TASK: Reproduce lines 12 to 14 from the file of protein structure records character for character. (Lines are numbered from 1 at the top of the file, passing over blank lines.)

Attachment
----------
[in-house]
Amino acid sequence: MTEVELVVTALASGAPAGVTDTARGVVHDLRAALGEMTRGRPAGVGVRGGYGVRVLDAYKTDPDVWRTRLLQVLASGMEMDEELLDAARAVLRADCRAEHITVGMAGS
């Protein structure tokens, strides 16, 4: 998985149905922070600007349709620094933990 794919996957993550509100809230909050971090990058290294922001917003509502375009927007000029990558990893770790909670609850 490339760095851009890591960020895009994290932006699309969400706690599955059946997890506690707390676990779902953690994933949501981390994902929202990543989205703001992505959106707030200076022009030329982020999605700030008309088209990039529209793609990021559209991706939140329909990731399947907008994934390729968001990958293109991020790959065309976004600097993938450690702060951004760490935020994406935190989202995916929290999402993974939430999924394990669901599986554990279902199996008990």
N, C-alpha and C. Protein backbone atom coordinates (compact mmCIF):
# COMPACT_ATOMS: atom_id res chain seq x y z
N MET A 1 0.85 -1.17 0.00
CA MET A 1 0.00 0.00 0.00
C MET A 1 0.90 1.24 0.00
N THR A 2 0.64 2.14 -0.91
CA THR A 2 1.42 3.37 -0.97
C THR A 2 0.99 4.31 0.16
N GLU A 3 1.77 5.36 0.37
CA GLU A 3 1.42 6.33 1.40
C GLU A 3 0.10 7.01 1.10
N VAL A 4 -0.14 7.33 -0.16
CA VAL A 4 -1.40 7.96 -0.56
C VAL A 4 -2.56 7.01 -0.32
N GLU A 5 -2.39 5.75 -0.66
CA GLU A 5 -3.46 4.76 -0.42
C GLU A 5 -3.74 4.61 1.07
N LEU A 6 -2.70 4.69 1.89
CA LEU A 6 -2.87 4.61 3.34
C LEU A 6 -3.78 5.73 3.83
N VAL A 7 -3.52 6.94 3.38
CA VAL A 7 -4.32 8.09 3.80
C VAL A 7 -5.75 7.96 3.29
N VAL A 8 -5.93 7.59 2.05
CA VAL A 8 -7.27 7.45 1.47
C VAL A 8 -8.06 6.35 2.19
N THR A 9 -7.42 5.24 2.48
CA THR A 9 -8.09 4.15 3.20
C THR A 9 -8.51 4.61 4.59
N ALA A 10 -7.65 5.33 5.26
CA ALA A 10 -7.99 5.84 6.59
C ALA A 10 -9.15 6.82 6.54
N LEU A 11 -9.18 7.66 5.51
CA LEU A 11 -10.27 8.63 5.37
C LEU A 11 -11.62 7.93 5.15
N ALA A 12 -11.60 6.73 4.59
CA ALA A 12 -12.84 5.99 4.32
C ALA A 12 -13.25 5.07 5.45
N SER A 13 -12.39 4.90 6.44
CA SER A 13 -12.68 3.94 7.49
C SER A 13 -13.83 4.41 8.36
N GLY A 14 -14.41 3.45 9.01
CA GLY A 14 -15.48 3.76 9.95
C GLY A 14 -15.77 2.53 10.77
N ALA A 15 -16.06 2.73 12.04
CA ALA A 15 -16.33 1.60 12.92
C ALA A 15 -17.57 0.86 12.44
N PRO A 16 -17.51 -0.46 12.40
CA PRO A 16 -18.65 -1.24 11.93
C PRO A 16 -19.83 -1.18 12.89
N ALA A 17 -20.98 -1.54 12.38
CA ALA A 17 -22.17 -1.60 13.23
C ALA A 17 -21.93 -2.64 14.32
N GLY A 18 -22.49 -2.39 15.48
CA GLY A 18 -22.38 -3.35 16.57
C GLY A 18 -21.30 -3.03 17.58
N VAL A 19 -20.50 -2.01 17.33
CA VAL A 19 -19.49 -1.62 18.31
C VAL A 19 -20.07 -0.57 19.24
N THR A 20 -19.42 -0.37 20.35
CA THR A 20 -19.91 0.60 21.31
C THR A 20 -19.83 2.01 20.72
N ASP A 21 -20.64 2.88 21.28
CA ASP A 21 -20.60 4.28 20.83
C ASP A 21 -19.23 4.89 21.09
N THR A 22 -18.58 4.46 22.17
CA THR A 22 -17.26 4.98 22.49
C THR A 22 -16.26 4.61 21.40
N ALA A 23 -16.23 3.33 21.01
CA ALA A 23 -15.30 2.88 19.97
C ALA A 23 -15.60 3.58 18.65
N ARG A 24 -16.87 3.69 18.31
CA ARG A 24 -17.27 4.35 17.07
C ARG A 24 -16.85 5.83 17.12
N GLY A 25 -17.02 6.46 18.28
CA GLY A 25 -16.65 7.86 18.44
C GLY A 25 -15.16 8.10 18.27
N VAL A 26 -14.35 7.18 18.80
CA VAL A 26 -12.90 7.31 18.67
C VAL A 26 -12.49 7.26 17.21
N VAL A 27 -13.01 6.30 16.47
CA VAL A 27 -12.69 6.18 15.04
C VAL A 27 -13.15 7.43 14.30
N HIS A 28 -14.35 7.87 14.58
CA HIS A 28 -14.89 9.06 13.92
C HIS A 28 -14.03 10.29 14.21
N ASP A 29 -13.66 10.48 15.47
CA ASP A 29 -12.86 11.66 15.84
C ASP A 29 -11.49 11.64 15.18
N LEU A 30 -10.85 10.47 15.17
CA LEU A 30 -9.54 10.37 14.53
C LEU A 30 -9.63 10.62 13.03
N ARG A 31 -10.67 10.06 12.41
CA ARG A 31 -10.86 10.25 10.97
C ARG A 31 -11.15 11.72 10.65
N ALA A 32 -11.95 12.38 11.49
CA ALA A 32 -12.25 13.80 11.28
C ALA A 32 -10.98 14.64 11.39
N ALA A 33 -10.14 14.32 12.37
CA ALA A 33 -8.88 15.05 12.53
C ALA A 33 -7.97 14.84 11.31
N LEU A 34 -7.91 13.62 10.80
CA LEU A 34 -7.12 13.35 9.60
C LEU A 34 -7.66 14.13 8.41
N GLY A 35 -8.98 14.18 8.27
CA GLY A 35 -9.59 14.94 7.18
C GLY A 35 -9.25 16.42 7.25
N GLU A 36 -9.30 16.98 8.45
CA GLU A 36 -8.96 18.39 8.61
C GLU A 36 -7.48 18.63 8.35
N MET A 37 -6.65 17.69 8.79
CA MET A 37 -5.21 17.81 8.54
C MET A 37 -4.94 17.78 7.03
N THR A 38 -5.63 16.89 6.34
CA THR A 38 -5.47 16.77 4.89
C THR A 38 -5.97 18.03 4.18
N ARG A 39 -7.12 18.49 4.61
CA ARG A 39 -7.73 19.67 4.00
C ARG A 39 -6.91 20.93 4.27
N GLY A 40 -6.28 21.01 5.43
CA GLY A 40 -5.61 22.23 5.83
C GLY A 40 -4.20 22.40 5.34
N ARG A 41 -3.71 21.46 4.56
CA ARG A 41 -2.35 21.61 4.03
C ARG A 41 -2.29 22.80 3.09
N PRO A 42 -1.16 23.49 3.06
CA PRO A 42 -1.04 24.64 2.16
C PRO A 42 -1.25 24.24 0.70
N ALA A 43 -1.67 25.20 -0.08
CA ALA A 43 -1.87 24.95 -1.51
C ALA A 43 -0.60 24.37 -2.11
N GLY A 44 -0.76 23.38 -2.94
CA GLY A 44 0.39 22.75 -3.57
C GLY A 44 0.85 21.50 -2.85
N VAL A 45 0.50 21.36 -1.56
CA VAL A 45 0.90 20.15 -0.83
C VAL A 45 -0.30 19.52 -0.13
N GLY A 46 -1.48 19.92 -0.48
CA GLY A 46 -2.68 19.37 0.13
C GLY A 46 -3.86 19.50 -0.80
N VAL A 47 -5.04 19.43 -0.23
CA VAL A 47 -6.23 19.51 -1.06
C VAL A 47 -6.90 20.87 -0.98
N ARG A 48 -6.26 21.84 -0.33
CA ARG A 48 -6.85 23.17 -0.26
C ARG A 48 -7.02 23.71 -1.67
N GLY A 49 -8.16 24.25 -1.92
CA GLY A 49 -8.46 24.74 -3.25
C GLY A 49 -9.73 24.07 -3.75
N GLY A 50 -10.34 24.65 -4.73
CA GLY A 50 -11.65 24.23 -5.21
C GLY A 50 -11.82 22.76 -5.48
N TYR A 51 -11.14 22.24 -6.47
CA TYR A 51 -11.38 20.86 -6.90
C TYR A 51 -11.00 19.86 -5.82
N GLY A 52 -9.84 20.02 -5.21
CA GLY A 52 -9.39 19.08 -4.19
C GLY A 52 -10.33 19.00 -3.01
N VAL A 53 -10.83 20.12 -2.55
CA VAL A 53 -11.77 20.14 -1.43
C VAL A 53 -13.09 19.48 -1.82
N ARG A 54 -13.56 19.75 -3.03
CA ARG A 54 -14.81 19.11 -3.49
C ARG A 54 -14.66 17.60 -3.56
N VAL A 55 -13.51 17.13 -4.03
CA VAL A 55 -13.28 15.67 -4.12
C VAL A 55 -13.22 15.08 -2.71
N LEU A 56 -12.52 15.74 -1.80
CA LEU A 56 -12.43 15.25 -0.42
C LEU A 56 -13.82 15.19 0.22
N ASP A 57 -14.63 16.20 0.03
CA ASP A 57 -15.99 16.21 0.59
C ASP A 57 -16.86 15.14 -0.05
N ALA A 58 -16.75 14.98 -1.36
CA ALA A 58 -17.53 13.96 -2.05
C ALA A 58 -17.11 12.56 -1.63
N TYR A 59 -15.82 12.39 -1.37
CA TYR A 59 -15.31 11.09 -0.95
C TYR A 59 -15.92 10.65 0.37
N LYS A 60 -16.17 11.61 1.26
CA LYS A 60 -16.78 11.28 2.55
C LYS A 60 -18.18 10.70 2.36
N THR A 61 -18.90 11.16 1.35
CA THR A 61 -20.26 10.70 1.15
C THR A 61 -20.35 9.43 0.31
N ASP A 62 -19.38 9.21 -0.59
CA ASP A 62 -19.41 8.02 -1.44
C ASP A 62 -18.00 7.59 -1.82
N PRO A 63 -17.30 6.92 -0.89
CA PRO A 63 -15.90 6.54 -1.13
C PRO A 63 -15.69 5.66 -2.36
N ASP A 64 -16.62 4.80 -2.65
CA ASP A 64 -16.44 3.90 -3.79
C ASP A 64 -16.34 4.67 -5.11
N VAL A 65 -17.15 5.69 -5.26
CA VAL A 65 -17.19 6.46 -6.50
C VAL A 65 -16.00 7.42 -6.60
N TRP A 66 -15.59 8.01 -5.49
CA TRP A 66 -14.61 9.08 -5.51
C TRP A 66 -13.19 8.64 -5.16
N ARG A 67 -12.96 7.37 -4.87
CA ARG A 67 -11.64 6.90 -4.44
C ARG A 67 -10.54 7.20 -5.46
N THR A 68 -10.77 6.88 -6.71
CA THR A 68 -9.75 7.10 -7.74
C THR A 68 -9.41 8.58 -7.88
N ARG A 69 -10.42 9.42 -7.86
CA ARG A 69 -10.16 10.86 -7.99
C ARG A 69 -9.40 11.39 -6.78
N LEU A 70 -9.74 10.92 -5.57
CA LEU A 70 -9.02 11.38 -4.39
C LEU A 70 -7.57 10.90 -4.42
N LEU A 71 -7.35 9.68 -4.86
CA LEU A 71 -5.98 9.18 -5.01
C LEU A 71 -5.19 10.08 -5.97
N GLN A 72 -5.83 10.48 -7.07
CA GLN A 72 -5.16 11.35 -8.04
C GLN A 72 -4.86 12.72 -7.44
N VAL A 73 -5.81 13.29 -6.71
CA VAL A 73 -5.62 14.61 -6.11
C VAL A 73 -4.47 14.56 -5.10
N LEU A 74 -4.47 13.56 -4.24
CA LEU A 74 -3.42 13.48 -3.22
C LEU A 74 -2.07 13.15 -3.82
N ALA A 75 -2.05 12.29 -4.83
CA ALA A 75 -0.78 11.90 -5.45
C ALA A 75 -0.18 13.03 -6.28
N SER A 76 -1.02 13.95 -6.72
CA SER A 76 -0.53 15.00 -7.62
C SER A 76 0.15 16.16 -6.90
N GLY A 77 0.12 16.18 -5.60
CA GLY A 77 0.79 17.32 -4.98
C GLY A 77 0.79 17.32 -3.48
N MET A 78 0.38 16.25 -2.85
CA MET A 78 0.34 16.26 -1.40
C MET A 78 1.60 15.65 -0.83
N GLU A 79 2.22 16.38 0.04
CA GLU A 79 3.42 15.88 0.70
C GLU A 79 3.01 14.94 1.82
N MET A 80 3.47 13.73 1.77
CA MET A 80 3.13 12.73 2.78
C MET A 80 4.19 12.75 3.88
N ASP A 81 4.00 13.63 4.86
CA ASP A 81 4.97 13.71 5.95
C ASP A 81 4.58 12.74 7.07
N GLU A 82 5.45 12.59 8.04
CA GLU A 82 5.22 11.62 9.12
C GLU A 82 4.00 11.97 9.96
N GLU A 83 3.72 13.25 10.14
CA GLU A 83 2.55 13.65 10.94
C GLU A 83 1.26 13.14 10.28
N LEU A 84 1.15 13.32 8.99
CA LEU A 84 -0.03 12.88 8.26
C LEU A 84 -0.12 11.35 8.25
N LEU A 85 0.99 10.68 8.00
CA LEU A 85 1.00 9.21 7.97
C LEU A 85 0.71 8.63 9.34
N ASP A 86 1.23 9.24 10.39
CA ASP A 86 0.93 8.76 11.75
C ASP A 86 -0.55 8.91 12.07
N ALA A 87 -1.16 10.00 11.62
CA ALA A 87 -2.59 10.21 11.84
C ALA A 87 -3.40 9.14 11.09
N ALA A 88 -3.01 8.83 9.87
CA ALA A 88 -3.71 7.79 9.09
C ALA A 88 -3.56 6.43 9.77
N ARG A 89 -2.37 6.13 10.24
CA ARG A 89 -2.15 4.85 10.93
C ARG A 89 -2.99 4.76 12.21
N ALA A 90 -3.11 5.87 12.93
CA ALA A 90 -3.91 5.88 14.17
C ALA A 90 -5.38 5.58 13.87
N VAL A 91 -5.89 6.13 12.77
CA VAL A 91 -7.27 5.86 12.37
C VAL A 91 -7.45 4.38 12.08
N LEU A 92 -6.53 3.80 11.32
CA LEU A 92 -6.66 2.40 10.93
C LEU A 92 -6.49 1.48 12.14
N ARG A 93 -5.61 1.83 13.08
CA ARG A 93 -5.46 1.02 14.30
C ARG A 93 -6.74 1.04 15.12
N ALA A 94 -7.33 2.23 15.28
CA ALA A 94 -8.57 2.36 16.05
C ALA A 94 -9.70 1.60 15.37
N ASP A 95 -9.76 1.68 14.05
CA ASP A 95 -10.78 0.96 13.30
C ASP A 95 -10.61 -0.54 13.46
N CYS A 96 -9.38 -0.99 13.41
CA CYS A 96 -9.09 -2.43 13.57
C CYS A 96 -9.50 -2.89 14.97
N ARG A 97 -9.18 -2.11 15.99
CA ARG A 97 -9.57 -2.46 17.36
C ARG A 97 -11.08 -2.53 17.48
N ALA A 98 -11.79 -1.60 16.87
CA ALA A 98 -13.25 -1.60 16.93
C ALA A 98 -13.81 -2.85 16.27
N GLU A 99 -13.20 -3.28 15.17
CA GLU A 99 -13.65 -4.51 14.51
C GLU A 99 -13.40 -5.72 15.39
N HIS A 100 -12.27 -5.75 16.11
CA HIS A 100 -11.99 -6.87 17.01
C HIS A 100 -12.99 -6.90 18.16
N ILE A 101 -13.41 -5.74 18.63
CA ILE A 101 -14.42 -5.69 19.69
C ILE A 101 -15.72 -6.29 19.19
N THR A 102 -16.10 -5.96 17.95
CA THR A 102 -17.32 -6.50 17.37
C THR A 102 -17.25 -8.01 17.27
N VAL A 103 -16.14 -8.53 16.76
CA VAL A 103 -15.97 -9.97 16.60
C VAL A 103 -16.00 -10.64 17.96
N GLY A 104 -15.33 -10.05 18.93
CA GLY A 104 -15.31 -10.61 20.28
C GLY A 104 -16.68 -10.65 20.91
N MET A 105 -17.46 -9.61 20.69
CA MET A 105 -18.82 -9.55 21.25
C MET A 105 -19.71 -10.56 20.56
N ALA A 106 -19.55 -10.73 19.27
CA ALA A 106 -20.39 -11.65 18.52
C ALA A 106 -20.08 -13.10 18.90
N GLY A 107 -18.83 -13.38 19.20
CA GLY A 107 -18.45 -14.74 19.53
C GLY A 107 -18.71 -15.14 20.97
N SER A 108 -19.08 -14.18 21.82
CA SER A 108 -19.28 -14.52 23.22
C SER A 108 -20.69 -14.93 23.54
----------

N GLU A 3 1.77 5.36 0.37
CA GLU A 3 1.42 6.33 1.40
C GLU A 3 0.10 7.01 1.10